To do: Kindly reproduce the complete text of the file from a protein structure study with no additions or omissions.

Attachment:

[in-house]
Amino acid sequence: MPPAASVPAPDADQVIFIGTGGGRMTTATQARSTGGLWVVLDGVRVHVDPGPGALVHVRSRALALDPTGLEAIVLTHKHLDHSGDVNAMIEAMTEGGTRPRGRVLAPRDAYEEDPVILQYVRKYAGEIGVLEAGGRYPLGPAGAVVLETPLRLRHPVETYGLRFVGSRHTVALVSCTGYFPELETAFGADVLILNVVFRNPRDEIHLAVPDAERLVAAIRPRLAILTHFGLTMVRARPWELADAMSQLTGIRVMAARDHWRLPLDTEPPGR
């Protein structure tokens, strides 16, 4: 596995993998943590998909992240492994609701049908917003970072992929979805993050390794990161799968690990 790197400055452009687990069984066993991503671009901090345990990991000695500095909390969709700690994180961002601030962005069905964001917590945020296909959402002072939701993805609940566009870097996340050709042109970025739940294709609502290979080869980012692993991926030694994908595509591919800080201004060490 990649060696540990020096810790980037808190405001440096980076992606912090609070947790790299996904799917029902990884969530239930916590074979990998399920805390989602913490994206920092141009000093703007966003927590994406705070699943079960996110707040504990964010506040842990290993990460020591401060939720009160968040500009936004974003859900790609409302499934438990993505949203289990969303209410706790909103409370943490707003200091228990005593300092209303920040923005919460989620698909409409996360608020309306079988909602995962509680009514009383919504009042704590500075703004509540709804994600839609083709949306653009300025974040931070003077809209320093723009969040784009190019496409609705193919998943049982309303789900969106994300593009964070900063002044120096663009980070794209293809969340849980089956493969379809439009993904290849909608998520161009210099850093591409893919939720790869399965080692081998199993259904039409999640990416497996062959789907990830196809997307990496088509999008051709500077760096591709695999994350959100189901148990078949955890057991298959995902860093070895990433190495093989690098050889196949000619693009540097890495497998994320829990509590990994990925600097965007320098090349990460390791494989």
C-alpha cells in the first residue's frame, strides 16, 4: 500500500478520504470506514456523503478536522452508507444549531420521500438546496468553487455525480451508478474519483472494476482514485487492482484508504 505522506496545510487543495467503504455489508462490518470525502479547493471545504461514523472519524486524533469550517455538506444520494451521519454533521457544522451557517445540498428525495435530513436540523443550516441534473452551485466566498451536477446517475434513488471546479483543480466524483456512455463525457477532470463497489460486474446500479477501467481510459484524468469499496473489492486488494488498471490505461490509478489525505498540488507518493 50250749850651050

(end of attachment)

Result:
[in-house]
Amino acid sequence: MPPAASVPAPDADQVIFIGTGGGRMTTATQARSTGGLWVVLDGVRVHVDPGPGALVHVRSRALALDPTGLEAIVLTHKHLDHSGDVNAMIEAMTEGGTRPRGRVLAPRDAYEEDPVILQYVRKYAGEIGVLEAGGRYPLGPAGAVVLETPLRLRHPVETYGLRFVGSRHTVALVSCTGYFPELETAFGADVLILNVVFRNPRDEIHLAVPDAERLVAAIRPRLAILTHFGLTMVRARPWELADAMSQLTGIRVMAARDHWRLPLDTEPPGR
């Protein structure tokens, strides 16, 4: 596995993998943590998909992240492994609701049908917003970072992929979805993050390794990161799968690990 790197400055452009687990069984066993991503671009901090345990990991000695500095909390969709700690994180961002601030962005069905964001917590945020296909959402002072939701993805609940566009870097996340050709042109970025739940294709609502290979080869980012692993991926030694994908595509591919800080201004060490 990649060696540990020096810790980037808190405001440096980076992606912090609070947790790299996904799917029902990884969530239930916590074979990998399920805390989602913490994206920092141009000093703007966003927590994406705070699943079960996110707040504990964010506040842990290993990460020591401060939720009160968040500009936004974003859900790609409302499934438990993505949203289990969303209410706790909103409370943490707003200091228990005593300092209303920040923005919460989620698909409409996360608020309306079988909602995962509680009514009383919504009042704590500075703004509540709804994600839609083709949306653009300025974040931070003077809209320093723009969040784009190019496409609705193919998943049982309303789900969106994300593009964070900063002044120096663009980070794209293809969340849980089956493969379809439009993904290849909608998520161009210099850093591409893919939720790869399965080692081998199993259904039409999640990416497996062959789907990830196809997307990496088509999008051709500077760096591709695999994350959100189901148990078949955890057991298959995902860093070895990433190495093989690098050889196949000619693009540097890495497998994320829990509590990994990925600097965007320098090349990460390791494989």
C-alpha cells in the first residue's frame, strides 16, 4: 500500500478520504470506514456523503478536522452508507444549531420521500438546496468553487455525480451508478474519483472494476482514485487492482484508504 505522506496545510487543495467503504455489508462490518470525502479547493471545504461514523472519524486524533469550517455538506444520494451521519454533521457544522451557517445540498428525495435530513436540523443550516441534473452551485466566498451536477446517475434513488471546479483543480466524483456512455463525457477532470463497489460486474446500479477501467481510459484524468469499496473489492486488494488498471490505461490509478489525505498540488507518493 50250749850651050